I knew early on that I wanted to do the natural resource side of things. So I started my career in high school at Springbrook State Park, and worked there a couple summers and then I attended Upper Iowa University and got my bachelor’s in conservation management and biology. I started full time right out of college with Bremer County Conservation. I did several other internships with different groups, like the Iowa Natural Heritage Foundation, Seed Savers Exchange in Decorah. I did a tour with Fayette County Conservation one summer. Right out of college, I got hired on with Bremer County Conservation as a naturalist. That was my first time doing the education side of things. I’d always done more of the natural resource or park enforcement, park management, those types of things. So that was eye-opening. But I grew to love it, to the point that after I moved on from Bremer County and started my executive directorship with Ringgold County Conservation, they had zero environmental education program when I started there, and we fundraised and built an education center, all on grants and donations, in five years.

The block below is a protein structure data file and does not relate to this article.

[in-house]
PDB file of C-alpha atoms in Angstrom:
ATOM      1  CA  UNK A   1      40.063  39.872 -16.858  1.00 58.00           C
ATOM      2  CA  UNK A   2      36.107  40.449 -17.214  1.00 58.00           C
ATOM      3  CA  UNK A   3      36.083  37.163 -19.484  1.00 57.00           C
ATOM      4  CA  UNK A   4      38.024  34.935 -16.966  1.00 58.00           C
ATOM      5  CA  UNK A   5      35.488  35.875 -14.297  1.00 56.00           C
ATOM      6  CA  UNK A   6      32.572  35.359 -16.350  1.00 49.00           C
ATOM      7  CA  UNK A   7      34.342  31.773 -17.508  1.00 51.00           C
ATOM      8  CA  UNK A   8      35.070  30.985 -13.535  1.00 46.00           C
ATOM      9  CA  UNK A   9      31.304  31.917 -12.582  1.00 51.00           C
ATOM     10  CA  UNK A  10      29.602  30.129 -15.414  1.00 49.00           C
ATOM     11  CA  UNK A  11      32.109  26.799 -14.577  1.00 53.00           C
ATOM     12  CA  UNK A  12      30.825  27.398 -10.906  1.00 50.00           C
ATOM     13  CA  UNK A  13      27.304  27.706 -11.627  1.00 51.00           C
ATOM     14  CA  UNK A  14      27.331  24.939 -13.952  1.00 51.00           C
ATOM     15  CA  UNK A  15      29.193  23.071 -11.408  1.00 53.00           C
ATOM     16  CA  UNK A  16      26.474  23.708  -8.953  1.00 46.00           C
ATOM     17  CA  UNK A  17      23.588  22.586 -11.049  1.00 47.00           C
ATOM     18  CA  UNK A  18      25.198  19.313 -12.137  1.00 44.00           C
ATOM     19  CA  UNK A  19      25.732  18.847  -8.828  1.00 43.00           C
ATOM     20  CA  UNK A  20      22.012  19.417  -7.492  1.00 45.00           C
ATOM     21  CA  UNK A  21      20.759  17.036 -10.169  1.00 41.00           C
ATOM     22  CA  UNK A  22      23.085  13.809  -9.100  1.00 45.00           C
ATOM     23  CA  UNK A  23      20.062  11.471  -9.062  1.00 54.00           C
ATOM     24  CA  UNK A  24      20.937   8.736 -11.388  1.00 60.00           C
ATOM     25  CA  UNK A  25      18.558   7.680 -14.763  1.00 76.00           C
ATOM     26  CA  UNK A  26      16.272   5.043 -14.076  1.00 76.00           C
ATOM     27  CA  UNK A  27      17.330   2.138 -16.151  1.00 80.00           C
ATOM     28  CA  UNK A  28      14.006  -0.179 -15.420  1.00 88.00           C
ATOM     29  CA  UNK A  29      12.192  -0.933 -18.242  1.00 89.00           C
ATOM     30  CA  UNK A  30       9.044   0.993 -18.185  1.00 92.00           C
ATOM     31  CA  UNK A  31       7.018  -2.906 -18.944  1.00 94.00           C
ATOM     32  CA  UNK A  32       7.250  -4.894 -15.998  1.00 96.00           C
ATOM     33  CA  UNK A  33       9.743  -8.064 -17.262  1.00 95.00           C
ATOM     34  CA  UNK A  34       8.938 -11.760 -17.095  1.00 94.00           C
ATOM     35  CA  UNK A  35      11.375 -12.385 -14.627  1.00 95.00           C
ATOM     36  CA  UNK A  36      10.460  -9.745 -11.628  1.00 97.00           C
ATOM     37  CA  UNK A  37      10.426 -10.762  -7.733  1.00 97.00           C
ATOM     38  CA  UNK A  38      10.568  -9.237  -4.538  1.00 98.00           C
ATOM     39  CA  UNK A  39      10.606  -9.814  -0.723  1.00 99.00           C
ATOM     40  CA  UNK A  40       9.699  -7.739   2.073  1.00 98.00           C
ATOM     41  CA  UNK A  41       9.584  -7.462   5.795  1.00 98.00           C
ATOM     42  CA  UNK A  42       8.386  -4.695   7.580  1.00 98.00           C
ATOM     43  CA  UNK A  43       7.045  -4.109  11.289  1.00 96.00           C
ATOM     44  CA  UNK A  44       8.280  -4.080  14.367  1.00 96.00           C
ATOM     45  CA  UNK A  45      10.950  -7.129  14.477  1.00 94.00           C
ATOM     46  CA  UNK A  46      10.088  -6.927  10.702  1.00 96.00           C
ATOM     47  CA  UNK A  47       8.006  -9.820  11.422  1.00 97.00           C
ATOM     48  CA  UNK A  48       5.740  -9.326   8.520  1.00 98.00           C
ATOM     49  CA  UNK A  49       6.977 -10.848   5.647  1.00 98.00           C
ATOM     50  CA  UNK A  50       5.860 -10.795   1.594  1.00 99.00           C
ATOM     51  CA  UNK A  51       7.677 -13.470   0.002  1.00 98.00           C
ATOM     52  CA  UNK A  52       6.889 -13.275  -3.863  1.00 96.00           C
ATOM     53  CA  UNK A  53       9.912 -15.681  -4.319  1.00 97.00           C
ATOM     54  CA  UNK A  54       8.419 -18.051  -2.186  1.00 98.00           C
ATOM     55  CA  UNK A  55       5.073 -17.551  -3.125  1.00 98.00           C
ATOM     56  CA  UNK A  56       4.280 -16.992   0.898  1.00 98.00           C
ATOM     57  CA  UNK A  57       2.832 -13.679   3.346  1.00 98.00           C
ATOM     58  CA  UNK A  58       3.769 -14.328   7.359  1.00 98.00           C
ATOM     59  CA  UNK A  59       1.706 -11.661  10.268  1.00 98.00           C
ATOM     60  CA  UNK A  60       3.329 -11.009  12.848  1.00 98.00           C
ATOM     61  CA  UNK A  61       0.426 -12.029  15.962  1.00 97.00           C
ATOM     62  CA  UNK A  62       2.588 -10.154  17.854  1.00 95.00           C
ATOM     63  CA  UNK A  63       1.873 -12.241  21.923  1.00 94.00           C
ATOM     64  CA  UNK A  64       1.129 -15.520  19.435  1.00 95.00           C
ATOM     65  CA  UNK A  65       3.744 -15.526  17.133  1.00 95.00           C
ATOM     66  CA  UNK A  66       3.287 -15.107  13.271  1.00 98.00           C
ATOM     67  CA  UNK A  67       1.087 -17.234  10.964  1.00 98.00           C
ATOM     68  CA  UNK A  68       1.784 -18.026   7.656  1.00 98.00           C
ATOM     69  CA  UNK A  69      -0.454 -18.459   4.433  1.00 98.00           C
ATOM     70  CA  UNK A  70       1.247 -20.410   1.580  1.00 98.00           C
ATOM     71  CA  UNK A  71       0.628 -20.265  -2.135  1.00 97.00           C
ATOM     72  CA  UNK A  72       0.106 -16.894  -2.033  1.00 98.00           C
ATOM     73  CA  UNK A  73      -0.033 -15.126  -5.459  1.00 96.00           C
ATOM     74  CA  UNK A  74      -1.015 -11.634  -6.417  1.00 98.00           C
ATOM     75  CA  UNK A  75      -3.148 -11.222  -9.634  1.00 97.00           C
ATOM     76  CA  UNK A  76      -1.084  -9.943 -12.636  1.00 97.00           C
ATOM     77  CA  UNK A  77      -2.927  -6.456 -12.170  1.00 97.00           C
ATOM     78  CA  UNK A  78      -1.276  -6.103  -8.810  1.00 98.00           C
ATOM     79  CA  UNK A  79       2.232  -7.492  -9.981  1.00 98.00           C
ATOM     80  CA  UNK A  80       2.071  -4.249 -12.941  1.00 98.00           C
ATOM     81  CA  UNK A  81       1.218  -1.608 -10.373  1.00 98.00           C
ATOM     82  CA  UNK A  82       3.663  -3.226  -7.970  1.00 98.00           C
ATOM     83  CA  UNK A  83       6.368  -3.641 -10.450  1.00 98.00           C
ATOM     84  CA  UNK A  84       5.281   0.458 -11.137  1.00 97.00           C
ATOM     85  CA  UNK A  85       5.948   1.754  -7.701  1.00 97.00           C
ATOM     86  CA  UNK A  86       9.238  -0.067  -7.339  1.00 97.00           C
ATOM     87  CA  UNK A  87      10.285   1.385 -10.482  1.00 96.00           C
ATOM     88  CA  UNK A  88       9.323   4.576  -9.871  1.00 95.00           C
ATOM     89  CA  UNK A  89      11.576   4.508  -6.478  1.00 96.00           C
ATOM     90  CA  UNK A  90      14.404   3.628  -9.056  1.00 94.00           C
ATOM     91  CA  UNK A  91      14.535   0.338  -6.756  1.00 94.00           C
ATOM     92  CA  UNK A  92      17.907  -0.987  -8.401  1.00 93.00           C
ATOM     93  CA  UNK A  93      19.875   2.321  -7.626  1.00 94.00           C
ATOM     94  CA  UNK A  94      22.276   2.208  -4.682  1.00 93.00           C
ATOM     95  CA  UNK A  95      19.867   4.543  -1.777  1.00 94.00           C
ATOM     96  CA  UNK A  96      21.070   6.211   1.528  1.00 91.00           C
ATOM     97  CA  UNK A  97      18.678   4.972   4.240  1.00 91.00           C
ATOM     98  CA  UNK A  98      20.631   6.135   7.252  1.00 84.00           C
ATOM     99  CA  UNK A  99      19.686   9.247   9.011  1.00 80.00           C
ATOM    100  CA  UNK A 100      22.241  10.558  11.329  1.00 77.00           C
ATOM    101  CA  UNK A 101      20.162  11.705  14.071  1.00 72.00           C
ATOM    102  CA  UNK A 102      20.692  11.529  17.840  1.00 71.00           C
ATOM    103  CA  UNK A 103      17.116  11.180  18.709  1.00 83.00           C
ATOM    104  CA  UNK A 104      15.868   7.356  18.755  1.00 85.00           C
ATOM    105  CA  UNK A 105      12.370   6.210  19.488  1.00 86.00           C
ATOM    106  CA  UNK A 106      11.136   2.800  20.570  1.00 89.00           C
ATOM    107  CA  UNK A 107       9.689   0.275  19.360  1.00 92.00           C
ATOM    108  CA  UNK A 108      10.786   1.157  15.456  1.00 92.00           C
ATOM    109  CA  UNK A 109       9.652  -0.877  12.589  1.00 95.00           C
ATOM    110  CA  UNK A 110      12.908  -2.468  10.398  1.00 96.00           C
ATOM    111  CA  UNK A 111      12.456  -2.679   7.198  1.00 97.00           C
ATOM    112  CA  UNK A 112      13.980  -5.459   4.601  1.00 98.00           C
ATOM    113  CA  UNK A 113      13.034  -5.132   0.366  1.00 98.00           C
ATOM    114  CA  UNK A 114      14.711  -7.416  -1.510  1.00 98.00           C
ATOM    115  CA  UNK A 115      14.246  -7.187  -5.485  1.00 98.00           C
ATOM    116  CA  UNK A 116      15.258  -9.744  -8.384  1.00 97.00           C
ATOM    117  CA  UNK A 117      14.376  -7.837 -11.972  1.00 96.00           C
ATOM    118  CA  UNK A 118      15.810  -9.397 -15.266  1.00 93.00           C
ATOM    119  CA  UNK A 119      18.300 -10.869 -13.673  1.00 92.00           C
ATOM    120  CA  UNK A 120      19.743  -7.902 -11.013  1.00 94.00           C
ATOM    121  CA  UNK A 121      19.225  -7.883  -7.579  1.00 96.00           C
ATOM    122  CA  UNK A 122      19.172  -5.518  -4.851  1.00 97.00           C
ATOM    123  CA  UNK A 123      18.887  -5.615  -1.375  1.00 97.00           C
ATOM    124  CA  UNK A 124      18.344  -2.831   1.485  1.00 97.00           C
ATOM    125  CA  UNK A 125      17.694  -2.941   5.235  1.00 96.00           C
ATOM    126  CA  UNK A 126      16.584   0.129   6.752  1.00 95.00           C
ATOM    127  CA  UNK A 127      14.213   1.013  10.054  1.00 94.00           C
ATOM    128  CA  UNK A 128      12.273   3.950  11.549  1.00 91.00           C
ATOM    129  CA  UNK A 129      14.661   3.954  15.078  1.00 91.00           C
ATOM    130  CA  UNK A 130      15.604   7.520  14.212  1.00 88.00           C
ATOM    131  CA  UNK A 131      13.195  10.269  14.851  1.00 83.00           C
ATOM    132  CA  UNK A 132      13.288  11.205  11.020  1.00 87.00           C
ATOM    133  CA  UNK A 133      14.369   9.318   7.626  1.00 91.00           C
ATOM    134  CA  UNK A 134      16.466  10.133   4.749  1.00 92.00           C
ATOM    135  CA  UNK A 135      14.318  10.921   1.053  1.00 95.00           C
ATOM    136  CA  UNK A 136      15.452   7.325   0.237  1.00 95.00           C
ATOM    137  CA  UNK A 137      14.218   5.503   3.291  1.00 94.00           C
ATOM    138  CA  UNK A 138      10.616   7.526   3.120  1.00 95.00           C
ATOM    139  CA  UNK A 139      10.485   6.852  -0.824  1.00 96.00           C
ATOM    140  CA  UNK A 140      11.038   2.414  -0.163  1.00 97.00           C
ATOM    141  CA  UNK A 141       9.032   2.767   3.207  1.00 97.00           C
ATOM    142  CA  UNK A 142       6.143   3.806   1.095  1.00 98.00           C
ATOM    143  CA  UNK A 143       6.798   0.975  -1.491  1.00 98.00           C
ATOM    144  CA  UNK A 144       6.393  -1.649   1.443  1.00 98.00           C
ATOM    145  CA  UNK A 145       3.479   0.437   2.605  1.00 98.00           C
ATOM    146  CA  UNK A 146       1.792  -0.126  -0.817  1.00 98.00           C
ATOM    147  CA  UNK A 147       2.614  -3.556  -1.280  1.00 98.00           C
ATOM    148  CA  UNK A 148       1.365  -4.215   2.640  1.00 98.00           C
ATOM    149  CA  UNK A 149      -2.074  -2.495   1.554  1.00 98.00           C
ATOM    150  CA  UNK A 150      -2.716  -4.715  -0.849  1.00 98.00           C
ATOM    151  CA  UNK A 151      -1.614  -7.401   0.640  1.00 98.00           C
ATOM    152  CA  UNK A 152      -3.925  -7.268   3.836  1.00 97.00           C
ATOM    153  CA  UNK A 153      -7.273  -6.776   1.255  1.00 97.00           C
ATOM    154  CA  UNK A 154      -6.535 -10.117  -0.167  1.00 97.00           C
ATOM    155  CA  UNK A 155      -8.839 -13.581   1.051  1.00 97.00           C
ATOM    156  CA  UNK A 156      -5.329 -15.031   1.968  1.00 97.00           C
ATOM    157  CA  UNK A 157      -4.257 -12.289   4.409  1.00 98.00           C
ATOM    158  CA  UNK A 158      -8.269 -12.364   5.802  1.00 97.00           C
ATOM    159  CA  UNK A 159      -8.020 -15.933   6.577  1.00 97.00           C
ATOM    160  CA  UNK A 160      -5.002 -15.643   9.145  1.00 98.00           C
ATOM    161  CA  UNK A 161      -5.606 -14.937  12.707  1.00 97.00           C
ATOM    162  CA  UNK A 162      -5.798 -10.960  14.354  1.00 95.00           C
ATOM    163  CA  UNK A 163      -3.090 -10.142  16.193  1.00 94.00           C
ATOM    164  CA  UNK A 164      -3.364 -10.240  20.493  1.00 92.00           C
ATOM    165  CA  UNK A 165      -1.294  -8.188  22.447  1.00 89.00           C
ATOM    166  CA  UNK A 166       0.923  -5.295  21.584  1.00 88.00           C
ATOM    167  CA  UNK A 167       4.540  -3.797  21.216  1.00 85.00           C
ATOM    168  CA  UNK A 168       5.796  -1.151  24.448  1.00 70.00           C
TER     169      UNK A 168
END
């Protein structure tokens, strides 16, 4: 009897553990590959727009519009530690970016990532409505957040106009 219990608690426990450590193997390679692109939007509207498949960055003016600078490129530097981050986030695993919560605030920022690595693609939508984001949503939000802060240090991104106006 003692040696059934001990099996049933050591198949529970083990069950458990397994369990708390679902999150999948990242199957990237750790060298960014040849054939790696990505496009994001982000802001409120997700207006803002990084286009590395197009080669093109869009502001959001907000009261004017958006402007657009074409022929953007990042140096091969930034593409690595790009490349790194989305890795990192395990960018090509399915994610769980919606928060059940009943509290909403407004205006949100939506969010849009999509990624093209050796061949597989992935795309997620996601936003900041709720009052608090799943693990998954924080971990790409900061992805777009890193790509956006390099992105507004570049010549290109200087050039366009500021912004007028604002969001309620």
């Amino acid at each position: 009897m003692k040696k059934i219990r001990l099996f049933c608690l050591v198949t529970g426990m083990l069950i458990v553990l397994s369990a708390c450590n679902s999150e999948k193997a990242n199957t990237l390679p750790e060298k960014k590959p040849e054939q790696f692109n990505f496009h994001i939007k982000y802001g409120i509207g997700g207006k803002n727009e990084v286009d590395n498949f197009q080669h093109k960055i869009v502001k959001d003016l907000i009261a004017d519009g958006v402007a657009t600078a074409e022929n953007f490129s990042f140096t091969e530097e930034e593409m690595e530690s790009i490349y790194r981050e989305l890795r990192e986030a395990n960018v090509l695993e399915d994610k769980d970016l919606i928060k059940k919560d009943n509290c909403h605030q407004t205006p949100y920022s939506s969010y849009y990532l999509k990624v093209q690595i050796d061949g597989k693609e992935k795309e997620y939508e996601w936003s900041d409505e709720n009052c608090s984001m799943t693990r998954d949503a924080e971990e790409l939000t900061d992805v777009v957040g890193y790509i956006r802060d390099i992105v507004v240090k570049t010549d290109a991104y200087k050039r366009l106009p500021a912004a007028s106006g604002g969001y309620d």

You have so many different responsibilities here: fundraising, management, recreation, sustainable agriculture. What would you say is most challenging about juggling all that?

I think land management is always going to be a tough one. There are 5,500 acres of Whiterock and such various ecosystems with the oak savannas, the tall-grass prairie; we have some wetlands, and then of course the ag side of things. That takes a lot of time, but we have fantastic staff. We have a great director of land management, or land stewardship, and she does a fantastic job.

What’s it like for you to now be working and saving land where you grew up?